Lyn has recently been appointed to the Age Concern Advisory Panel (Ministry for Social Development); is a board member for The Polynesian Society (University of Auckland); and is the Kāti Huirapa Rūnaka representative for Toitū, Otago Settlers Museum, and the Otago Natural History Trust that oversees Orokonui Eco Sanctuary. Her other key role for the Rūnaka is developing the climate change strategy alongside Rūnaka rangatahi (youth).
Jacqui Norris is a Professor of Veterinary Microbiology and Infectious Diseases at the Sydney School of Veterinary Science, at the University of Sydney. She is a registered practicing veterinarian and is passionate about practical research projects and education programs for veterinary professionals, animal breeders and animal owners.
Her main research areas include: 1) Development of diagnostics and treatments for companion animal viral diseases; 2) prevention of Q fever and role of companion animals and wildlife in the epidemiology; 3) Multidrug resistant (MDR) Staphylococcus species in all animals including humans; 4) Knowledge, attitudes and barriers to veterinary antimicrobial stewardship; and 5) aetiology and diagnosis of chronic kidney disease in domestic and zoo Felids.
Sam Sheppard is Professor and Director of Bioinformatics at the Milner Centre for Evolution (University of Bath), Co-PI of MRC-CLIMB (Cloud Infrastructure for Microbial Bioinformatics) and honorary Professor of Microbiology at Swansea University. Before joining Bath from Swansea in 2016, he worked for nearly ten years at the University of Oxford as RA and Wellcome Trust Fellow.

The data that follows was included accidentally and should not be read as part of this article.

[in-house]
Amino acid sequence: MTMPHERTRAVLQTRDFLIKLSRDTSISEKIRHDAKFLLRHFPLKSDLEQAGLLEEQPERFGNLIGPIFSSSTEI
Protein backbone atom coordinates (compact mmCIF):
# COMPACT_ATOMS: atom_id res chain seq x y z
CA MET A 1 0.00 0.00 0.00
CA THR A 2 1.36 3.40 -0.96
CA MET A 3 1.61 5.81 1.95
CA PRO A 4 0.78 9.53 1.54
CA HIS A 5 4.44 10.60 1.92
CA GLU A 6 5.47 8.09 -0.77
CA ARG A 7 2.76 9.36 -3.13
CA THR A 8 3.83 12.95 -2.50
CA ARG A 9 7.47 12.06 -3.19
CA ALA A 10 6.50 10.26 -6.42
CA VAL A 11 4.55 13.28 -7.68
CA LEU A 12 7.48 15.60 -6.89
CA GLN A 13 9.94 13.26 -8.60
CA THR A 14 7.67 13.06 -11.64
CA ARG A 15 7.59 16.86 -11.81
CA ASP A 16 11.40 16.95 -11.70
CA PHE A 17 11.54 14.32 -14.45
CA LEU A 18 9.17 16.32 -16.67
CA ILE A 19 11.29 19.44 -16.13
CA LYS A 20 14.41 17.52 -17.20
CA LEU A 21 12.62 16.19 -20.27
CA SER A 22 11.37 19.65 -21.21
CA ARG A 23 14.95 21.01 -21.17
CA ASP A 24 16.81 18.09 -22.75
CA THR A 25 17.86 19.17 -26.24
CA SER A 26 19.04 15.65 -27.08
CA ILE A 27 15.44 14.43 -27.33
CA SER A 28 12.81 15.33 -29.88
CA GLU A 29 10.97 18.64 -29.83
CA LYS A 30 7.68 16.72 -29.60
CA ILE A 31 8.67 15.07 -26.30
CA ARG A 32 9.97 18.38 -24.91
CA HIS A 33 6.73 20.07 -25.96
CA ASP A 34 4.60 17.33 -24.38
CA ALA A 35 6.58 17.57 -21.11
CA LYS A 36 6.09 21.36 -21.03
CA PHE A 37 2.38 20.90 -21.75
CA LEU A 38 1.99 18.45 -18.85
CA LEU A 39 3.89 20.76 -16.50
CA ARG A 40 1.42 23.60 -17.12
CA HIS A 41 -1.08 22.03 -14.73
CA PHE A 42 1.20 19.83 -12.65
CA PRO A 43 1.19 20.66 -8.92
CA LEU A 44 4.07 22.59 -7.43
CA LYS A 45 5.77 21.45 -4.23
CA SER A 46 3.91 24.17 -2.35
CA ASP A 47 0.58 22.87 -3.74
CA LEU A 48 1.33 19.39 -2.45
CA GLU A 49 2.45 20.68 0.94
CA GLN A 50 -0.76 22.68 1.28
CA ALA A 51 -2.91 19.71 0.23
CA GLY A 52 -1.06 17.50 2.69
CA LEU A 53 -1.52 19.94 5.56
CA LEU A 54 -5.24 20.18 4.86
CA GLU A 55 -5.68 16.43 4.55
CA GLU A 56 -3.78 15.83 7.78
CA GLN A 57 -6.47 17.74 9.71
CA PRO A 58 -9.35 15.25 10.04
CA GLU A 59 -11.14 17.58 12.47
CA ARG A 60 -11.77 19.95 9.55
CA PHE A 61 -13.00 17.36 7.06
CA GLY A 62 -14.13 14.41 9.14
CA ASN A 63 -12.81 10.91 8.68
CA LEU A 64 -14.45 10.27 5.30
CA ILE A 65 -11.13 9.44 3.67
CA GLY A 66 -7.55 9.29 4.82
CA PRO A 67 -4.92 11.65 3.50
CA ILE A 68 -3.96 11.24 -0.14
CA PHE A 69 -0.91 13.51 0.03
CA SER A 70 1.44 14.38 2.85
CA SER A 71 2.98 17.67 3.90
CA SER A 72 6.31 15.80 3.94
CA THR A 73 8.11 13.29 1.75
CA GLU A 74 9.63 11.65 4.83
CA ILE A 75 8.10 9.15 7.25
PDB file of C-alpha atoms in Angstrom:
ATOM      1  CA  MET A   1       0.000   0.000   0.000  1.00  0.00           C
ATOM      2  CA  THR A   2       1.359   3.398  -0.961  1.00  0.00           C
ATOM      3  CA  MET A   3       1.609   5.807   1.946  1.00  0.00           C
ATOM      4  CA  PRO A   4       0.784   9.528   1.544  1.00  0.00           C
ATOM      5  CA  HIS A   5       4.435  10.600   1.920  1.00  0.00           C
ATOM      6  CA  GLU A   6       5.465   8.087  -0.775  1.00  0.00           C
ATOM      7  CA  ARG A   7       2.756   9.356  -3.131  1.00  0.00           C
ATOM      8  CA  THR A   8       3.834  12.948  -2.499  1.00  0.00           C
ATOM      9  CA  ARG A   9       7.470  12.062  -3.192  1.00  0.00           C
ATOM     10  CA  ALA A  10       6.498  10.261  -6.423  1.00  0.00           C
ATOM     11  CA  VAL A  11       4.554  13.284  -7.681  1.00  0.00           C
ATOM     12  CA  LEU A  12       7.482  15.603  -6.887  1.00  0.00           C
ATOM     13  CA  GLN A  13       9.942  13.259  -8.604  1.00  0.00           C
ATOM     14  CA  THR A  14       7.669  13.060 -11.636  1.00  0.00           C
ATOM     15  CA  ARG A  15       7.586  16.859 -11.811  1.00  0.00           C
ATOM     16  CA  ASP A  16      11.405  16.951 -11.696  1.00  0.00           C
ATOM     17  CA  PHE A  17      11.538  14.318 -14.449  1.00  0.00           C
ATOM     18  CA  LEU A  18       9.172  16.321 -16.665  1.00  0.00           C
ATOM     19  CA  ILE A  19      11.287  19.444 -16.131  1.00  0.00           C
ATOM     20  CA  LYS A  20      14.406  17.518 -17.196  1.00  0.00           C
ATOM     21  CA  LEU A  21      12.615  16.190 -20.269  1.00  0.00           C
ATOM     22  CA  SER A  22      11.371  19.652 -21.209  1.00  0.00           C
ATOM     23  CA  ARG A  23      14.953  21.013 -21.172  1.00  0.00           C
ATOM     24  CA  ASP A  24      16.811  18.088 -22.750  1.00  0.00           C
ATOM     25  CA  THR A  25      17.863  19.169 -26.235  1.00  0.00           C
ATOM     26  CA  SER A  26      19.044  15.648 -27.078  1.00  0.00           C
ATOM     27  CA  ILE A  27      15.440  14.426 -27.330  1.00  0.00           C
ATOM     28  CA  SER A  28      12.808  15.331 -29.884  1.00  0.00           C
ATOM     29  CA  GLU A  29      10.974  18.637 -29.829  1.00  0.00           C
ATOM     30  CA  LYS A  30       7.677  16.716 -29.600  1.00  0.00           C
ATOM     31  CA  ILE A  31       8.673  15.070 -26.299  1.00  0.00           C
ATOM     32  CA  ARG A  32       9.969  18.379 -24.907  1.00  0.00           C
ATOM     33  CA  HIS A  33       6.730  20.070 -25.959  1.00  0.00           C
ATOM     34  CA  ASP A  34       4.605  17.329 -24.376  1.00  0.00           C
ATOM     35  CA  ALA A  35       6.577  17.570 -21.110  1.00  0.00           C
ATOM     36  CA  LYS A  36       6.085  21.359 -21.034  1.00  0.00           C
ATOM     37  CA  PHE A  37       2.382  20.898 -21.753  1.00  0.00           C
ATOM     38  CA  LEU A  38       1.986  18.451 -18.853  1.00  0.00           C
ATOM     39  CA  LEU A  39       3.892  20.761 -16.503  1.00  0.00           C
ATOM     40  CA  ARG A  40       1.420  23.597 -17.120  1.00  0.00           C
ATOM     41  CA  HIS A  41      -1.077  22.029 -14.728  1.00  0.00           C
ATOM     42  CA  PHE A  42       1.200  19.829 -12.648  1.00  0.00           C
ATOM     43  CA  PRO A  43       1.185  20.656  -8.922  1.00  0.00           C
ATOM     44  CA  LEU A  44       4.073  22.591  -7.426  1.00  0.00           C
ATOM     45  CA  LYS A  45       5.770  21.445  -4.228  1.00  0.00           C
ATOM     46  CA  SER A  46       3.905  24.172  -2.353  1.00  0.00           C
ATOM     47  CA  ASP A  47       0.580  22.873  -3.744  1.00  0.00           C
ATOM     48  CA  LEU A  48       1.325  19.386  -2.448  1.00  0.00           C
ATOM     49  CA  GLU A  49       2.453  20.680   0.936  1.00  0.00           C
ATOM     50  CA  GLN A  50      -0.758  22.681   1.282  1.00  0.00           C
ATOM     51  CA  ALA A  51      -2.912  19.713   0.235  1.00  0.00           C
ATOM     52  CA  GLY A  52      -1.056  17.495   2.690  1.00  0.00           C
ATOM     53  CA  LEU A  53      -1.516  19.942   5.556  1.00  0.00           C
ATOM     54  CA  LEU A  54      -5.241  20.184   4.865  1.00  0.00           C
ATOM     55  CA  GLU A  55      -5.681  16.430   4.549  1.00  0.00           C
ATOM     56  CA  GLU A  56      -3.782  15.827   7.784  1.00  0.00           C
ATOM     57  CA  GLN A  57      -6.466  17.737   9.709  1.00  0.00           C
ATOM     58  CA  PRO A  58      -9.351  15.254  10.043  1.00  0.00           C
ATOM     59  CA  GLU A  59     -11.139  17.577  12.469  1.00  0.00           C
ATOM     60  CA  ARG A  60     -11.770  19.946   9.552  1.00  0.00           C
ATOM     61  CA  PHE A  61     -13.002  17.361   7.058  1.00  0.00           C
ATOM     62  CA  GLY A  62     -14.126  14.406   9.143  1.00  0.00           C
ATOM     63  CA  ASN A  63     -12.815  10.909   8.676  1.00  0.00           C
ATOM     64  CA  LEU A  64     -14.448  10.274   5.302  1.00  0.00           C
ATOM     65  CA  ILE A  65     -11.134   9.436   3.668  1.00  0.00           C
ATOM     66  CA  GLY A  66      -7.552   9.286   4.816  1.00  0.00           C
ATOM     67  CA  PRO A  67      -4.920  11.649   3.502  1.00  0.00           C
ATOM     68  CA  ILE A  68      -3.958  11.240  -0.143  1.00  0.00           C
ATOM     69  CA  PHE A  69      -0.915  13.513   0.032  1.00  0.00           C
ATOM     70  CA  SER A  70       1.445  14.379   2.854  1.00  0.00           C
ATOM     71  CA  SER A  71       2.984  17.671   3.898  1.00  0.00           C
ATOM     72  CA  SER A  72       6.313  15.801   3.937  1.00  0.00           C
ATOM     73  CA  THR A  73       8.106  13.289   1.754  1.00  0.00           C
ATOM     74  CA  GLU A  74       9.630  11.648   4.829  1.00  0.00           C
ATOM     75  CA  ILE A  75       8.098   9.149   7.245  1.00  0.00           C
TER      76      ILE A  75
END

Sam’s research centres on the use of genetics/genomics and phenotypic studies to address complex questions in the ecology, epidemiology and evolution of microbes. His most recent interest focuses upon comparative genome analysis to describe the core and accessory genome of pathogenic bacteria (Campylobacter, Staphylococcus, Helicobacter and Escherichia coli) and how this is related to population genetic structuring, the maintenance of species, and the evolution of host/niche adaptation and virulence.
One Health Aotearoa Symposium archives
- Visit the 7th One Health Aotearoa Symposium presentations archive
- Visit the 6th One Health Aotearoa Symposium presentations archive
- Visit the 5th One Health Aotearoa Symposium presentations archive
- Visit the 4th One Health Aotearoa Symposium presentations archive
- Visit the 3rd One Health Aotearoa Symposium presentations archive
- Visit the 2nd One Health Aotearoa Symposium presentations archive